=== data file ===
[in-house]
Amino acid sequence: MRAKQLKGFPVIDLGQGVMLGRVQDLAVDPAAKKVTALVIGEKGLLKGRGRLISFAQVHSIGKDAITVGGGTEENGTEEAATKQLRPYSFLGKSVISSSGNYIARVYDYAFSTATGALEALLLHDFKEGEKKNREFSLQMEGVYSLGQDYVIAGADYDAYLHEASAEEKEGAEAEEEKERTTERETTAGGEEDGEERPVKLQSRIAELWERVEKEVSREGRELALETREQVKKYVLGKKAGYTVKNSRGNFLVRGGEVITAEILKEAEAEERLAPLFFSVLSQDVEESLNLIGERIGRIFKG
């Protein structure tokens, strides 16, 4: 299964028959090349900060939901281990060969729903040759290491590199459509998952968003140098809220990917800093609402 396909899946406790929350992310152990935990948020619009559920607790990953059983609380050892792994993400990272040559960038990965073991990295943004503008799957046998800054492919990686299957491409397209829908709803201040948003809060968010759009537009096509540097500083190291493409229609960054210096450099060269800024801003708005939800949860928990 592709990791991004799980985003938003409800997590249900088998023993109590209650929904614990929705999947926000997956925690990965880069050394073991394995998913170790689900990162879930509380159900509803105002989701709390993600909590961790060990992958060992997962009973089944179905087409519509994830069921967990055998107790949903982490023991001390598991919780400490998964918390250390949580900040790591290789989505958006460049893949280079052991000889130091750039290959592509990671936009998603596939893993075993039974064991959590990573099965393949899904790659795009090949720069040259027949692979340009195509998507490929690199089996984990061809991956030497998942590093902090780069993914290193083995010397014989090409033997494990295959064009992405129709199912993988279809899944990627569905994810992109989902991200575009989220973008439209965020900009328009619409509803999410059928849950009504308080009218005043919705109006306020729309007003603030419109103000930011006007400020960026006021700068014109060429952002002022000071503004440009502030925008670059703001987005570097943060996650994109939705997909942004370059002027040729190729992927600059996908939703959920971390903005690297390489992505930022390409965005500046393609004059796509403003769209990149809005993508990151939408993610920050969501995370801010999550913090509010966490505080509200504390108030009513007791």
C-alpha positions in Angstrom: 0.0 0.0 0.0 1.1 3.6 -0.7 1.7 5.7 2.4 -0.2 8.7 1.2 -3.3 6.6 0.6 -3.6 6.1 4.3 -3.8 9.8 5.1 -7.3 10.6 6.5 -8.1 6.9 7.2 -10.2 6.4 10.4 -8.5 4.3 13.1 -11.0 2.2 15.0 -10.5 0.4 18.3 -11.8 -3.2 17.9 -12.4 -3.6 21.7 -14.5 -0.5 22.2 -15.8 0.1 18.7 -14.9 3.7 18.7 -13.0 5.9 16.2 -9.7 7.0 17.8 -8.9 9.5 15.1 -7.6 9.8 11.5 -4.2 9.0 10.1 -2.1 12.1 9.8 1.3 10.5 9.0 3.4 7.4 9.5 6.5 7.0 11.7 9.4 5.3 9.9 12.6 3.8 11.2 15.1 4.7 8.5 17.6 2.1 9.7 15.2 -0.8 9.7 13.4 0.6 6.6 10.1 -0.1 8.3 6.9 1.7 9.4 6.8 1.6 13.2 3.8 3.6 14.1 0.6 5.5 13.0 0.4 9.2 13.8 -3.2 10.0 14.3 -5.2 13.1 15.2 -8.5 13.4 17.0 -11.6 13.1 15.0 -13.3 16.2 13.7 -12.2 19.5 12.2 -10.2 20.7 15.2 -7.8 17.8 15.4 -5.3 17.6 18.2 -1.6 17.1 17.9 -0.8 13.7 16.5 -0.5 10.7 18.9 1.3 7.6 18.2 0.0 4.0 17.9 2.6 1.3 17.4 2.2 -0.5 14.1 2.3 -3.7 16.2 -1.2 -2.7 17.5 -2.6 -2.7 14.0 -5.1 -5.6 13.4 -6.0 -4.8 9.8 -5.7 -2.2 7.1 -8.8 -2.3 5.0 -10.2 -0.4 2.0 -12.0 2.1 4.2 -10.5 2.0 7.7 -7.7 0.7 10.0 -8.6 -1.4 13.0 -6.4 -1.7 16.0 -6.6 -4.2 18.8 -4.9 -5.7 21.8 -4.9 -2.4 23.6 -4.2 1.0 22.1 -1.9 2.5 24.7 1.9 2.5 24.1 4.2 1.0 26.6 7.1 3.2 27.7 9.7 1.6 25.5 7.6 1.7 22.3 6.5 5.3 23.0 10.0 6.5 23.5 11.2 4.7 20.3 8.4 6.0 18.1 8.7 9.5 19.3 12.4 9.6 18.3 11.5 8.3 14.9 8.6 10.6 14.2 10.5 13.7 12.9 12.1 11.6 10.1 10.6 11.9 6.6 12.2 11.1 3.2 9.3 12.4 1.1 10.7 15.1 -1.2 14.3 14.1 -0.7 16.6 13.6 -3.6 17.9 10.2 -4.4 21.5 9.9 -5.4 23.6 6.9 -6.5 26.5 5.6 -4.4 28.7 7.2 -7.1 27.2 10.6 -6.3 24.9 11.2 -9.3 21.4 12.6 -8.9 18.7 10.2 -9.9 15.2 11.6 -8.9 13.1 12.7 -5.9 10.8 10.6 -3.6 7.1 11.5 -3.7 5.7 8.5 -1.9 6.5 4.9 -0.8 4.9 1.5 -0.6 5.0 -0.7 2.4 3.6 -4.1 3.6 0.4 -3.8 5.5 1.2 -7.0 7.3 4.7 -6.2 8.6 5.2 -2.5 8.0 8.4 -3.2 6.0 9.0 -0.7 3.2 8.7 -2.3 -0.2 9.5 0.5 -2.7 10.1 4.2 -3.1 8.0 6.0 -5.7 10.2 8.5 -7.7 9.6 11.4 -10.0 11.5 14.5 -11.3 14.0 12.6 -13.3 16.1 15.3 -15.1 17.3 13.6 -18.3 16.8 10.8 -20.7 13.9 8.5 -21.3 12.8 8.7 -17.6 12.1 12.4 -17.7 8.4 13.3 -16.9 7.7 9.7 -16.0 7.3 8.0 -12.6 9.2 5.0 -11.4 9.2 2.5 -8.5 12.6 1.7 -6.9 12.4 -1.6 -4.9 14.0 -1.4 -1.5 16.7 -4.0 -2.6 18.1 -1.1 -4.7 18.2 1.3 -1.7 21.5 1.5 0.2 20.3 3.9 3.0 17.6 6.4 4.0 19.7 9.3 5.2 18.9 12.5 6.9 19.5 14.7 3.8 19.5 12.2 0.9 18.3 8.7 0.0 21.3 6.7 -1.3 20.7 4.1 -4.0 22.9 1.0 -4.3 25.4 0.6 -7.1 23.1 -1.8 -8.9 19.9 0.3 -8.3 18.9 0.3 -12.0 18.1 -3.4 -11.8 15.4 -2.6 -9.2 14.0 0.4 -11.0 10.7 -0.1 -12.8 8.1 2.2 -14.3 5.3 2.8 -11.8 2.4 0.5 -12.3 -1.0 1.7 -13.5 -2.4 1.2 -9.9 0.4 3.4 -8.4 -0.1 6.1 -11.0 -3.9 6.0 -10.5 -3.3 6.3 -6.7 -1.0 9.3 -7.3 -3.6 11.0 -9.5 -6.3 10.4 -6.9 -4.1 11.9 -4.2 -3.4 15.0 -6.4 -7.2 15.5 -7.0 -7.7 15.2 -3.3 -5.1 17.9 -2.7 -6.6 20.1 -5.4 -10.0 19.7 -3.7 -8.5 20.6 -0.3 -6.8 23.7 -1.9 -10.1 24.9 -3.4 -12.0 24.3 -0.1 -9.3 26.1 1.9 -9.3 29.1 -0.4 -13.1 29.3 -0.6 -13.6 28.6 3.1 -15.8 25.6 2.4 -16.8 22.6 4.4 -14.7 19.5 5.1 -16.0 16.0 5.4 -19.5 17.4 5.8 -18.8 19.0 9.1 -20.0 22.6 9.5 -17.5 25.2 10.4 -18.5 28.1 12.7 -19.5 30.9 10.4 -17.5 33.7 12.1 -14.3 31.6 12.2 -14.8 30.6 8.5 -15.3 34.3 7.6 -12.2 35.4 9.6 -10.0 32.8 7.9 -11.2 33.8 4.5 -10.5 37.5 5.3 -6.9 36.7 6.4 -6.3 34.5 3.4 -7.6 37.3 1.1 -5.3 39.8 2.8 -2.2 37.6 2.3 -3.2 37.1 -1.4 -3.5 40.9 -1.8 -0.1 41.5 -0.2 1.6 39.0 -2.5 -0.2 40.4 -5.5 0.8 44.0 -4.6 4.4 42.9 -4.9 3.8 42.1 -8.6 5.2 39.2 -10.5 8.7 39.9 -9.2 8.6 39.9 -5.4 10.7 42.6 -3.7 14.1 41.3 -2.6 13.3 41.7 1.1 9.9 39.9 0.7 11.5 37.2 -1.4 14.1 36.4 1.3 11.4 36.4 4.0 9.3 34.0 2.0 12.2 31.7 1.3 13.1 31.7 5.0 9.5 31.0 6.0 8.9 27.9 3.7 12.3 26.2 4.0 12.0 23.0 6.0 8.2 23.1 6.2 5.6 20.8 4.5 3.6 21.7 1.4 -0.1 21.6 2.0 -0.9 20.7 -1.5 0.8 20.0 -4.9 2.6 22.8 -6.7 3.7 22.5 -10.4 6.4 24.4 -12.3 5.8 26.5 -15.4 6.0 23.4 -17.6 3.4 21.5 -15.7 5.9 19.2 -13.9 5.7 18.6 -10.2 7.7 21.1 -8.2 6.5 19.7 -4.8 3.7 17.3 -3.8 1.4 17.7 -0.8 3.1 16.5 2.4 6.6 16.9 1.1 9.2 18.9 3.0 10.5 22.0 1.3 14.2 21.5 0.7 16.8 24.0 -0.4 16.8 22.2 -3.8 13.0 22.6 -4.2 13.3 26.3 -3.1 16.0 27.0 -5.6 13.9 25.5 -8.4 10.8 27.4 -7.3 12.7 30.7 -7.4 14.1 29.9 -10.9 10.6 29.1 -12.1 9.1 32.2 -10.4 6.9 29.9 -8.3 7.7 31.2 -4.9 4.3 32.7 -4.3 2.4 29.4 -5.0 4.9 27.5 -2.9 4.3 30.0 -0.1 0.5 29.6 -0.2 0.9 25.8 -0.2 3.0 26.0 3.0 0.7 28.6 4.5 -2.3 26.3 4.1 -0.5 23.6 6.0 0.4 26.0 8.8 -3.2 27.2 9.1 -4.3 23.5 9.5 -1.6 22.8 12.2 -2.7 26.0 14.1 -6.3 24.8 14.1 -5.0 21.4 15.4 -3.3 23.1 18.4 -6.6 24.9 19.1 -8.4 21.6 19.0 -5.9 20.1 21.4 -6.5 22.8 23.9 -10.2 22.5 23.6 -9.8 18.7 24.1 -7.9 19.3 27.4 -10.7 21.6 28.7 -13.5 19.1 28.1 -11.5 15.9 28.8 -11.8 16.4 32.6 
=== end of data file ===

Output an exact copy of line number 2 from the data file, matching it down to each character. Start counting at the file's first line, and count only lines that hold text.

Amino acid sequence: MRAKQLKGFPVIDLGQGVMLGRVQDLAVDPAAKKVTALVIGEKGLLKGRGRLISFAQVHSIGKDAITVGGGTEENGTEEAATKQLRPYSFLGKSVISSSGNYIARVYDYAFSTATGALEALLLHDFKEGEKKNREFSLQMEGVYSLGQDYVIAGADYDAYLHEASAEEKEGAEAEEEKERTTERETTAGGEEDGEERPVKLQSRIAELWERVEKEVSREGRELALETREQVKKYVLGKKAGYTVKNSRGNFLVRGGEVITAEILKEAEAEERLAPLFFSVLSQDVEESLNLIGERIGRIFKG